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The Church and Contraception: “…she was the only one who explained what we felt.”

—from the National Review article What the Pill Has Wrought… The Truth of Catholic Teaching on Contraception Begins to Register by Mark Regnerus

My wife and I elected to pursue a tubal ligation for her immediately following the birth of our third child, in 2008. We regretted it within three months. We thought it would make sex freer and more spontaneous. But it accomplished neither of those things. Instead, it reduced sex to satiation — a utilitarian means to an end. It still bonds, but it is different now from what it was when new life was possible. Unfortunately, untying fallopian tubes is not easily or cheaply accomplished. Sterilization left us with unanticipated regret about empty chairs around the table that will never be filled with laughter (and yes, some aggravation). We didn’t come to those conclusions after we joined the Catholic Church. No, the Church looked increasingly appealing because she was the only one who explained what we felt.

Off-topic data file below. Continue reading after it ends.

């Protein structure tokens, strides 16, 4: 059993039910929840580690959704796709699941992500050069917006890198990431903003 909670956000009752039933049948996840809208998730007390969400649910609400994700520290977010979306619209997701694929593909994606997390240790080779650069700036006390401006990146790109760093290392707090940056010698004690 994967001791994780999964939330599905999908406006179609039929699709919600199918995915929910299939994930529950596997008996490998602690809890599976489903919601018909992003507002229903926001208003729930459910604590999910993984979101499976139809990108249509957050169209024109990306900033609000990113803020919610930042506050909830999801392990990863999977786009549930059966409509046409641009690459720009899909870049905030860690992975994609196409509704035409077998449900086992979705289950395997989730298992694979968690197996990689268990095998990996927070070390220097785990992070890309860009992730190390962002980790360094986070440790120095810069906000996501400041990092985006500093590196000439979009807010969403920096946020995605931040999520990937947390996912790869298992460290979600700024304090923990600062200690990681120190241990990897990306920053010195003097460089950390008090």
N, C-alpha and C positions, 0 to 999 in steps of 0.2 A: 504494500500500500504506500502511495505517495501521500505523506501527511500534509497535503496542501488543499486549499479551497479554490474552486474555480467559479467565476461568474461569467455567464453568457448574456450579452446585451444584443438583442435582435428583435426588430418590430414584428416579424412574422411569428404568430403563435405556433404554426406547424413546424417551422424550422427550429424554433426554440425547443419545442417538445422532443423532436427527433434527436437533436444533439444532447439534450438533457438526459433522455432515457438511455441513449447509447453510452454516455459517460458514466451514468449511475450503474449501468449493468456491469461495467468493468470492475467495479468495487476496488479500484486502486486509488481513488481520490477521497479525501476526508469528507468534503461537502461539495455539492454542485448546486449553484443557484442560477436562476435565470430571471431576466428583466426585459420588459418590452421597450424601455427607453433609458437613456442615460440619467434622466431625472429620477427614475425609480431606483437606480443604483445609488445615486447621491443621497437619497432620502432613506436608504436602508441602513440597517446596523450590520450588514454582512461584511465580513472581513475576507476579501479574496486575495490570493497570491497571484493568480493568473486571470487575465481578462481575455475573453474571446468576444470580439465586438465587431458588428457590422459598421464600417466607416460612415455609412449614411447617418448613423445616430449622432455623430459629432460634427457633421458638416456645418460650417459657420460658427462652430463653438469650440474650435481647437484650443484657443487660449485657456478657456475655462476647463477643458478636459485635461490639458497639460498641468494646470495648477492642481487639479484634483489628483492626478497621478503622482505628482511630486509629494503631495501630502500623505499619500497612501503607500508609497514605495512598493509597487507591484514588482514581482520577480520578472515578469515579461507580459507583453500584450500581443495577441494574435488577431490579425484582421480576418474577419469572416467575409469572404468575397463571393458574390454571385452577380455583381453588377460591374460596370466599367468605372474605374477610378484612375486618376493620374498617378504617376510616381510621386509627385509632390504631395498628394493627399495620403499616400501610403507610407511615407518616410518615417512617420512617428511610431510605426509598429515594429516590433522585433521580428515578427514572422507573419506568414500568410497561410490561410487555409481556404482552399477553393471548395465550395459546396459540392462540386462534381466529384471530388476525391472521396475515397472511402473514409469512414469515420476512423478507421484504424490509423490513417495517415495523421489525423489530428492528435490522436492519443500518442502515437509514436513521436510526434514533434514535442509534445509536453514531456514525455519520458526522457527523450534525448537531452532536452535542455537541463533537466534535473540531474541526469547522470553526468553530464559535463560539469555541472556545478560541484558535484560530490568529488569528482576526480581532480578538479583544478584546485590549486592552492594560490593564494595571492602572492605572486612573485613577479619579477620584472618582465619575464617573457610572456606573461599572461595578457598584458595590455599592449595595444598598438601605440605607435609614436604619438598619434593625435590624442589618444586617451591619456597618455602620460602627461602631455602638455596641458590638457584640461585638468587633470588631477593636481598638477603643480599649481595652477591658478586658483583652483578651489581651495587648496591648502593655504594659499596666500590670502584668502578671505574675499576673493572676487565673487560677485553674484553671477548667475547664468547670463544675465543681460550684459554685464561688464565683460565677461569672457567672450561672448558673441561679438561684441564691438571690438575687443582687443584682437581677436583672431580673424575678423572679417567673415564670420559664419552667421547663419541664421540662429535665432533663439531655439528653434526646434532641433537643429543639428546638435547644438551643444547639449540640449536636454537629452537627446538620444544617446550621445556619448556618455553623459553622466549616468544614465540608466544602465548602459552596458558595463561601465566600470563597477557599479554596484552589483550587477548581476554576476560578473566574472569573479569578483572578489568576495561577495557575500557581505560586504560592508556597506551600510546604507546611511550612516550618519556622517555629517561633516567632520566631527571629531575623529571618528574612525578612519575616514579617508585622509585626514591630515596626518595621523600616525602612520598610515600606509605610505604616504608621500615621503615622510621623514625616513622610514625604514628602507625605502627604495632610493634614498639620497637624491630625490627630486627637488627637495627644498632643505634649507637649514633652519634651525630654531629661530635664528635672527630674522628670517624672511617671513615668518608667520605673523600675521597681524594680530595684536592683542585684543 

Wide uptake of contraception changes people and communities. It alters the meaning of sex, fosters ambivalence about having children, and reinforces (though doesn’t cause) a consumptive rather than productive view of humanity — that we’re here to enjoy ourselves, to consume what life, work, and others have to offer us. It undermines the notion that we were made to love and be a gift to others, not to use and be used. Collectively, it splits the mating market into two parts — those looking for commitment and those just looking for sex — making the road to marriage notably longer and more confusing.


…the Church may shrink. Her position on contraception is not easy to abide, and her popular credibility may further erode. So be it. Paul VI didn’t issue Humanae Vitae because it was convenient. It sure as hell was not. He did it because he foresaw the world that would come to be if he didn’t do something.

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